As we looked through the press coverage of “Properties” (and some of the advertisements for the project), we thought that the “willed ignorance” that the curators hoped to break was still present in framing the exhibit as simply investigating “layers of history” of a Jerusalem neighborhood. But the “ghosts of the past” – and particularly their descendants – are real people with a loss that could be repaired. Properties, in other words, can be returned; Palestinians could return to live in a land where at present many cannot come even as visitors. Art and the imagination that produces the works discussed here cannot replace the political will that might heal a broken city and a fragmented land, but it can recall memory and construct possibility. Maya Attoun’s installation of a neon sign in the “Properties” exhibit remained with us: “ghost” it read, but the “g” was not lit, so we could read “host.” The words are conjoined: ghosts are our hosts to memories of the Nakba.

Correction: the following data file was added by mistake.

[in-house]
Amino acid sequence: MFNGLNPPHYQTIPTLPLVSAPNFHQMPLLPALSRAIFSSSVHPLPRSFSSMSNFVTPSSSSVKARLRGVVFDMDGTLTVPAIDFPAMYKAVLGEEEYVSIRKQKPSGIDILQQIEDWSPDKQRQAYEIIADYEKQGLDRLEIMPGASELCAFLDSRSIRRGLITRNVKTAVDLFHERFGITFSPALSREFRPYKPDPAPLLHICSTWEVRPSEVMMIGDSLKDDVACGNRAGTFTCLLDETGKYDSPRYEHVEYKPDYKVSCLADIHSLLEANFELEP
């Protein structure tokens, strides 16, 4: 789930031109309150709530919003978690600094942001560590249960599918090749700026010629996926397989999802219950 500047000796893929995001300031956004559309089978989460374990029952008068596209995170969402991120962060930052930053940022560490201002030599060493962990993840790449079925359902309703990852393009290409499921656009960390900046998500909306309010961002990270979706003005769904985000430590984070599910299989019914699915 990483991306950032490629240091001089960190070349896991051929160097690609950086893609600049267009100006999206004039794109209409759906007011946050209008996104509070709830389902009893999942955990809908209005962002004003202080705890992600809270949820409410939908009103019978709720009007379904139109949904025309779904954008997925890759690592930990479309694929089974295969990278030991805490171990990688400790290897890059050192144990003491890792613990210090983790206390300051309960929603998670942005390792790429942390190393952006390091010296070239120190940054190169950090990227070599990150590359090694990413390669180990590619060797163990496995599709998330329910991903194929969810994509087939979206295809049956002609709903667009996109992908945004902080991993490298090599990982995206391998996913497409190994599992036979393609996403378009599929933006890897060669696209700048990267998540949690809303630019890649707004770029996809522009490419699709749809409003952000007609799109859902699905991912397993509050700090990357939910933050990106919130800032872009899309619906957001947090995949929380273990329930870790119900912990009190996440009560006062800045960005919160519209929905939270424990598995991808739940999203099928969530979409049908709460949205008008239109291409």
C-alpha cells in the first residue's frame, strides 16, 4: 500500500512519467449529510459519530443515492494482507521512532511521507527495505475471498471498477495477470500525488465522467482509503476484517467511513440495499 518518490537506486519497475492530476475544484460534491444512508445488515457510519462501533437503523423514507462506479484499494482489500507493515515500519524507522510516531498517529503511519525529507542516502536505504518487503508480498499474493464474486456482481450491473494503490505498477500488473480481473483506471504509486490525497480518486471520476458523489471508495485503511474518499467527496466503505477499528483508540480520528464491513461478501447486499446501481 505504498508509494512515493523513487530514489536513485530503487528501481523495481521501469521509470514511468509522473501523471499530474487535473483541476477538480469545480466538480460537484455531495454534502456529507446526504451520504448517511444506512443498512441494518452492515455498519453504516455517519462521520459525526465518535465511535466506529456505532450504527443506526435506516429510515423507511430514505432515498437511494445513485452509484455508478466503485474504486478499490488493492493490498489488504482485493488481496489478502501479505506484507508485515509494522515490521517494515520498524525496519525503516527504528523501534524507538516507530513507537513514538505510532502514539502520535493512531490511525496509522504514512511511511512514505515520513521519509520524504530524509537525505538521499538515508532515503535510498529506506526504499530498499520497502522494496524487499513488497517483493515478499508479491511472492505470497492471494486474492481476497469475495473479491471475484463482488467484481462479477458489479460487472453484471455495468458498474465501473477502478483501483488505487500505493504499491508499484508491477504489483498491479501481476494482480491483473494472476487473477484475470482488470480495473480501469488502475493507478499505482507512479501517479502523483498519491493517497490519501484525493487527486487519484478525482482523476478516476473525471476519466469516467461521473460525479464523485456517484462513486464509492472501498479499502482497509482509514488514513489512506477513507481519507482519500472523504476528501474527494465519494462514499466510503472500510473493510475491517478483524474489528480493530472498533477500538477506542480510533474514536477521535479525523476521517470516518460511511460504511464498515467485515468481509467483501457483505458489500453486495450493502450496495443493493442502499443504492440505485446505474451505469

“Spellbound”: Samah Shihadi

Nowhere is this more true than in the work of Samah Shihadi, whose portrait of her parents in the empty space, Nowhere, exhibited in Haifa, continued to haunt us. When we discovered that a solo exhibit of her work was showing at the Tel Aviv Museum of Art, we hurried to see it before it closed. Here we find her parents again, in a large charcoal-on-paper work entitled Our Home. But there is no home, only a flat greyish-white surface, partly overgrown with grass, where her parents sit on white plastic chairs. In the distance a path winds through a few melancholy cypress trees. Her father features in another moving work, Shades of the Past. He sits, looking dazed, on stone ruins in the foreground, while in the background an Israeli family emerges from a car for a picnic in the surrounding forest.